Jersey City, NJ, launches food rescue mapping, to feed those in need

JERSEY CITY — Stemming from its selection for the National Resource Defense Council’s “Food Matters” cohort two years ago, this Hudson County town is in the early stages of implementing something called food rescue mapping. , to identify and nurture neighborhoods in need.

The effort combines the concepts of food rescue, where an establishment or manufacturer will arrange for excess food to be diverted from its waste management systems, with food banks, or move that excess into pantries. and soup kitchens, said Stacey Flanagan, Jersey City Health and Human Services. director.

These leftover foods are usually already prepared and not stable, as Flanagan gave the example of a restaurant that has lasagna on its menu, prepares a full lasagna for its dinner service, but only receives two orders and ends up with eight others unused.

“Food rescue is taking that lasagna, which hasn’t been served, and getting it to a soup kitchen,” she said.

Alexander Mirescu, the manager of this city-wide project, said that many of the companies contacted for possible involvement are owned by women, minorities or immigrants – about 1,400 in total, through communications in English and Spanish.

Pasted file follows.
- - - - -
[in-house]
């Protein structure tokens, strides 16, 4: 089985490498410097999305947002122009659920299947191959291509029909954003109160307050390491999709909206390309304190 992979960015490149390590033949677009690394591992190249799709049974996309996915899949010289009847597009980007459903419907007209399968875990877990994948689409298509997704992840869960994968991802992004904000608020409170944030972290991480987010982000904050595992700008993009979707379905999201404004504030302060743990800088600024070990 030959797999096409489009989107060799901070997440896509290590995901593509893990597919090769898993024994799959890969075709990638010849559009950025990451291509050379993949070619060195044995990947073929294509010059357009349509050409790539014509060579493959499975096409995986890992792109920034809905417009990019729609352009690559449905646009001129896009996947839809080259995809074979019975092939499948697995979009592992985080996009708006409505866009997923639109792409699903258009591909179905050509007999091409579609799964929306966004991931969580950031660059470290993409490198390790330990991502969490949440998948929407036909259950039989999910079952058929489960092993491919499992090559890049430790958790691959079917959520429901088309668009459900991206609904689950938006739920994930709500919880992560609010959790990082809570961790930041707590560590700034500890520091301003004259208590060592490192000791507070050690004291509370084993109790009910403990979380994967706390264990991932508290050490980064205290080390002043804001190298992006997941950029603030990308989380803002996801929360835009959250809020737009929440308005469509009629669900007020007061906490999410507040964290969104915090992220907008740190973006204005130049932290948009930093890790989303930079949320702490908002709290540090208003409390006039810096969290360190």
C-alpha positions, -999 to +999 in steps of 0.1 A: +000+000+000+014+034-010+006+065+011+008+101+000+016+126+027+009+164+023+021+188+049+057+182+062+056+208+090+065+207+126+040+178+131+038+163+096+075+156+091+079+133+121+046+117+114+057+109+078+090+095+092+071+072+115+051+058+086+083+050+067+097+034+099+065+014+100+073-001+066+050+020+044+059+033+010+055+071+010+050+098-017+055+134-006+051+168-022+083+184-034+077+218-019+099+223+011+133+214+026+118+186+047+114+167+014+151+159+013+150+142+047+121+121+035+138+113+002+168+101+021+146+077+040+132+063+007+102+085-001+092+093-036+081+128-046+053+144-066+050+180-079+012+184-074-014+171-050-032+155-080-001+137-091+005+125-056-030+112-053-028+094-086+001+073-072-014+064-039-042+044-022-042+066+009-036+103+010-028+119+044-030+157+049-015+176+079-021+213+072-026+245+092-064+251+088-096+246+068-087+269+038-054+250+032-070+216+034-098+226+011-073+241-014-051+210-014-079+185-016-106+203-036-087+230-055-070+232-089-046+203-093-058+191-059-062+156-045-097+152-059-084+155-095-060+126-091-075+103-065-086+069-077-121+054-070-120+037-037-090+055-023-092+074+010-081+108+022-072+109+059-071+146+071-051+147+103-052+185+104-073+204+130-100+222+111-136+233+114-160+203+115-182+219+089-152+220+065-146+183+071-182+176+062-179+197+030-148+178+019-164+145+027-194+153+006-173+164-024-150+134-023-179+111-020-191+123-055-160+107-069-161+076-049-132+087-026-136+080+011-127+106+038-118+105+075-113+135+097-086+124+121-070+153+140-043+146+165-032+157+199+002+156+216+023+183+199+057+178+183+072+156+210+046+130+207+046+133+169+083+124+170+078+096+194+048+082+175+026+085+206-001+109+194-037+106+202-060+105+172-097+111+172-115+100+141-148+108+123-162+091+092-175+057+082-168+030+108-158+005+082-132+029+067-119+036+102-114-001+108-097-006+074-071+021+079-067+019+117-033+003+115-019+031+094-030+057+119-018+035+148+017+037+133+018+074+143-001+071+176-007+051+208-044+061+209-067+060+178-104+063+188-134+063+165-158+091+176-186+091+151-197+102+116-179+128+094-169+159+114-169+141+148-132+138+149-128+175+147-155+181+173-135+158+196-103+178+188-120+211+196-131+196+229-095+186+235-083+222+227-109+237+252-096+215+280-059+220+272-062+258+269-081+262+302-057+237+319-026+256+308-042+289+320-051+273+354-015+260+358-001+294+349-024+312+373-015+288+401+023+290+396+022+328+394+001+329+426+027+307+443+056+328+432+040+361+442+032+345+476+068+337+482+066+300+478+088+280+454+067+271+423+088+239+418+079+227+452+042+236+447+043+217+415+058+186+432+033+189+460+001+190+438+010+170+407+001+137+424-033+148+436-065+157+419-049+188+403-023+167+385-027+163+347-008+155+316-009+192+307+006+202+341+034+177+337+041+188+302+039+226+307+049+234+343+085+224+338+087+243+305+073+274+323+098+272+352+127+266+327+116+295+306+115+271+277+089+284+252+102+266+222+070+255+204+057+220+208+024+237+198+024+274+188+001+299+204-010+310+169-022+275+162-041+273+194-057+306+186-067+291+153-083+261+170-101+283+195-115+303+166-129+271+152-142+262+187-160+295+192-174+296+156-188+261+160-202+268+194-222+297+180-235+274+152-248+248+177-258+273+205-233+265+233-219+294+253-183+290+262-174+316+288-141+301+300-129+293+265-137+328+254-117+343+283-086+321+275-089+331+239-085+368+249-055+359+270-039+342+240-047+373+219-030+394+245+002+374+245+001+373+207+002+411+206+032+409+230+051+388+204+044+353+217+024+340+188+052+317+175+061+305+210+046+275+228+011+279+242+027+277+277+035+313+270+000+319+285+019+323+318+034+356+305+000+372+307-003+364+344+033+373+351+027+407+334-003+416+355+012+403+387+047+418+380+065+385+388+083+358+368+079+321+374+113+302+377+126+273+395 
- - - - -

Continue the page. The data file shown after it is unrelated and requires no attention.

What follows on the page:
They will see their annual refrigeration costs go down, he said, by not having to store food they may never sell.

A victory for taxpayers too

Additionally, the city should spend less on transportation, which will help reduce greenhouse gas emissions and ultimately ease the burden on taxpayers.

“Let’s not just have a food safety model, and let’s not just reduce our food waste, but let’s support our small and medium businesses in Jersey City,” Mirescu said.

While officials hope to see “meaningful” savings start to show in three to six months, they are also already looking at a much bigger picture.

Flanagan said big names in meal kits like HelloFresh and Blue Apron change their menus regularly, and Jersey City wants to help move their unused product to food banks and soup kitchens.

Could other cities in NJ use this model?

Some of these locations are within the city, but discussions with other New Jersey municipalities could expand this program further.

“Places where we can’t reach someone fast enough, that’s how some of these pantries that already have food that they can move help out,” Flanagan said.

She also mentioned an app called “Too Good To Go” that shows nightly which establishments are ready to return leftover food and where.

Mirescu said that as helpful as the system may possibly be for people with food insecurity, the eyes also stay on the bottom line to some degree.

“This is a practice that any community, small, medium or large, could study and use our example and save money,” he said.

Patrick Lavery is a reporter and anchor for New Jersey 101.5. You can reach him at [email protected]

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